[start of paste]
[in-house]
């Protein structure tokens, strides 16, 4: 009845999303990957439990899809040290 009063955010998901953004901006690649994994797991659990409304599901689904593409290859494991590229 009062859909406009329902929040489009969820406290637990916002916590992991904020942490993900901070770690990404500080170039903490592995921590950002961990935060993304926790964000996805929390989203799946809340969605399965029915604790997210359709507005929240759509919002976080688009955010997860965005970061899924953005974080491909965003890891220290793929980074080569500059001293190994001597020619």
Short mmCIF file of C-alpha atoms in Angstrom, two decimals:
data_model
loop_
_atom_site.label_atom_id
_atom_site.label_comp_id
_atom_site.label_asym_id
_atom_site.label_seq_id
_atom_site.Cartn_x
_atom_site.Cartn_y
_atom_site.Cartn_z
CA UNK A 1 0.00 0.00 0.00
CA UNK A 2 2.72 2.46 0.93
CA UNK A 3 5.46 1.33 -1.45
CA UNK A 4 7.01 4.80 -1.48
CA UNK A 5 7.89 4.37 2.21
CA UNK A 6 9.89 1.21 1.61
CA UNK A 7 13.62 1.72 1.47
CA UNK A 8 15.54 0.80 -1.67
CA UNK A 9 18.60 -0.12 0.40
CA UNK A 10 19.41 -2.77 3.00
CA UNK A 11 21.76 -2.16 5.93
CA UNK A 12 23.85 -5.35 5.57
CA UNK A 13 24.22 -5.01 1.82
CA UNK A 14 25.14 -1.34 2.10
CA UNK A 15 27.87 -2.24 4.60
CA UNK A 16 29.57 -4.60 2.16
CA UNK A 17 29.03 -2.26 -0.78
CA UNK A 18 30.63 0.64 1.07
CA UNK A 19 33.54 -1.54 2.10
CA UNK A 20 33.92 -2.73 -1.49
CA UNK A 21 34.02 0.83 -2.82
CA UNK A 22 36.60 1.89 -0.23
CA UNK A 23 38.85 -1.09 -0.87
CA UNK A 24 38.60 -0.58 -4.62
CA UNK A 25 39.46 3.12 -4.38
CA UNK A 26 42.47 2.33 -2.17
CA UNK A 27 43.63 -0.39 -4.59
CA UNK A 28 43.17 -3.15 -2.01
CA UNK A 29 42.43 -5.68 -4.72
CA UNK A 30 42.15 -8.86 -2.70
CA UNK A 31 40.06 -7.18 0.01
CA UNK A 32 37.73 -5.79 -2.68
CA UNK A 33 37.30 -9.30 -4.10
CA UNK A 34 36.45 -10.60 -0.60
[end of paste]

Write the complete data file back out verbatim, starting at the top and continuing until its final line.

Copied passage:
[in-house]
């Protein structure tokens, strides 16, 4: 009845999303990957439990899809040290 009063955010998901953004901006690649994994797991659990409304599901689904593409290859494991590229 009062859909406009329902929040489009969820406290637990916002916590992991904020942490993900901070770690990404500080170039903490592995921590950002961990935060993304926790964000996805929390989203799946809340969605399965029915604790997210359709507005929240759509919002976080688009955010997860965005970061899924953005974080491909965003890891220290793929980074080569500059001293190994001597020619």
Short mmCIF file of C-alpha atoms in Angstrom, two decimals:
data_model
loop_
_atom_site.label_atom_id
_atom_site.label_comp_id
_atom_site.label_asym_id
_atom_site.label_seq_id
_atom_site.Cartn_x
_atom_site.Cartn_y
_atom_site.Cartn_z
CA UNK A 1 0.00 0.00 0.00
CA UNK A 2 2.72 2.46 0.93
CA UNK A 3 5.46 1.33 -1.45
CA UNK A 4 7.01 4.80 -1.48
CA UNK A 5 7.89 4.37 2.21
CA UNK A 6 9.89 1.21 1.61
CA UNK A 7 13.62 1.72 1.47
CA UNK A 8 15.54 0.80 -1.67
CA UNK A 9 18.60 -0.12 0.40
CA UNK A 10 19.41 -2.77 3.00
CA UNK A 11 21.76 -2.16 5.93
CA UNK A 12 23.85 -5.35 5.57
CA UNK A 13 24.22 -5.01 1.82
CA UNK A 14 25.14 -1.34 2.10
CA UNK A 15 27.87 -2.24 4.60
CA UNK A 16 29.57 -4.60 2.16
CA UNK A 17 29.03 -2.26 -0.78
CA UNK A 18 30.63 0.64 1.07
CA UNK A 19 33.54 -1.54 2.10
CA UNK A 20 33.92 -2.73 -1.49
CA UNK A 21 34.02 0.83 -2.82
CA UNK A 22 36.60 1.89 -0.23
CA UNK A 23 38.85 -1.09 -0.87
CA UNK A 24 38.60 -0.58 -4.62
CA UNK A 25 39.46 3.12 -4.38
CA UNK A 26 42.47 2.33 -2.17
CA UNK A 27 43.63 -0.39 -4.59
CA UNK A 28 43.17 -3.15 -2.01
CA UNK A 29 42.43 -5.68 -4.72
CA UNK A 30 42.15 -8.86 -2.70
CA UNK A 31 40.06 -7.18 0.01
CA UNK A 32 37.73 -5.79 -2.68
CA UNK A 33 37.30 -9.30 -4.10
CA UNK A 34 36.45 -10.60 -0.60